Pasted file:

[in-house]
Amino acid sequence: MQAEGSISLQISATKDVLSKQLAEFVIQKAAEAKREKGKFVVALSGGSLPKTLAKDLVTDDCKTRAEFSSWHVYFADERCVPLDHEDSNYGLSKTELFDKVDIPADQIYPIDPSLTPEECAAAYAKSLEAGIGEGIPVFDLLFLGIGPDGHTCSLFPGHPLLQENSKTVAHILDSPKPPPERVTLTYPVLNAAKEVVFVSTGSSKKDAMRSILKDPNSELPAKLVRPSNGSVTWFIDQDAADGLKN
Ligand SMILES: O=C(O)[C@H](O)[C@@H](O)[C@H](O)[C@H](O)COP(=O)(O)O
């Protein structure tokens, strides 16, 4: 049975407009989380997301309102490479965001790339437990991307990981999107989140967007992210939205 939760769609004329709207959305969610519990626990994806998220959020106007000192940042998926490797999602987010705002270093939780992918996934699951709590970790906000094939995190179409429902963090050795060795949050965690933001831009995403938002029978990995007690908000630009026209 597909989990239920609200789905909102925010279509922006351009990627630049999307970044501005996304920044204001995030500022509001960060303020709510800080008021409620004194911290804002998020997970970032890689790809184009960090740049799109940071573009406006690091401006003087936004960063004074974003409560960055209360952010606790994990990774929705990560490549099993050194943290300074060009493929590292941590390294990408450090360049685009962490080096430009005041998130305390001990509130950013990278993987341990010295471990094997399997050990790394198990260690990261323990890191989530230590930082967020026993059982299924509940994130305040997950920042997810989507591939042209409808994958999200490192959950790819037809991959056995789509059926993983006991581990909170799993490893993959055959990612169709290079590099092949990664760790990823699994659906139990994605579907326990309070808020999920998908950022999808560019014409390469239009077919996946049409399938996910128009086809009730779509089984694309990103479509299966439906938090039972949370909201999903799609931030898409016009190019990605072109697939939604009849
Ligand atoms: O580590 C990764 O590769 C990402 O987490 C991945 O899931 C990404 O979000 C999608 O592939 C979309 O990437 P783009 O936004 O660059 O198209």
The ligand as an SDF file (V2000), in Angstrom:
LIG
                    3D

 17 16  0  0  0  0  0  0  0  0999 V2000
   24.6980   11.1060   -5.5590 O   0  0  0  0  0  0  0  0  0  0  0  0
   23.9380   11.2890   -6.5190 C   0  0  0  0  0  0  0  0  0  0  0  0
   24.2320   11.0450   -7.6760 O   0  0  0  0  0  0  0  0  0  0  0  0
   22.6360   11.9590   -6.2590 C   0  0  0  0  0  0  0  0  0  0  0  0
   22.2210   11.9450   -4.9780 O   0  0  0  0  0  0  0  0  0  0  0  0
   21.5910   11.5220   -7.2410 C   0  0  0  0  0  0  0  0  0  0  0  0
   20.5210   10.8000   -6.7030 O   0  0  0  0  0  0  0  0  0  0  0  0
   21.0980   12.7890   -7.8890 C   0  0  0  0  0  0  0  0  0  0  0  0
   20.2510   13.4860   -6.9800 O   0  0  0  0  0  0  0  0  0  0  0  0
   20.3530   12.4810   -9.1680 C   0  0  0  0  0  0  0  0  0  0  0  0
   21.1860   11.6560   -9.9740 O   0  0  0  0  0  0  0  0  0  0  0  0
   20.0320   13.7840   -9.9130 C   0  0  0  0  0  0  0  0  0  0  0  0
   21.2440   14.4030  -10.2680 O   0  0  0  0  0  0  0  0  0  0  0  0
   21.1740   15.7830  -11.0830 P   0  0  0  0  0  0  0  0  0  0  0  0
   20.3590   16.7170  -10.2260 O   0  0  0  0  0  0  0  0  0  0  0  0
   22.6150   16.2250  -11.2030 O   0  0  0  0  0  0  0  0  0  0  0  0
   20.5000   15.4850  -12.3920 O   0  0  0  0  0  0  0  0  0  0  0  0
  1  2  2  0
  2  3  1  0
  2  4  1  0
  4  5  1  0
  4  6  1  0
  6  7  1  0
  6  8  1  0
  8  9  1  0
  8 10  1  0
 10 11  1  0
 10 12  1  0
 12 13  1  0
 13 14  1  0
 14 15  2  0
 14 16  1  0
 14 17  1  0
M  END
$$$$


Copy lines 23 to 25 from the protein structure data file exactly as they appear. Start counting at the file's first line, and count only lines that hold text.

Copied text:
   21.1740   15.7830  -11.0830 P   0  0  0  0  0  0  0  0  0  0  0  0
   20.3590   16.7170  -10.2260 O   0  0  0  0  0  0  0  0  0  0  0  0
   22.6150   16.2250  -11.2030 O   0  0  0  0  0  0  0  0  0  0  0  0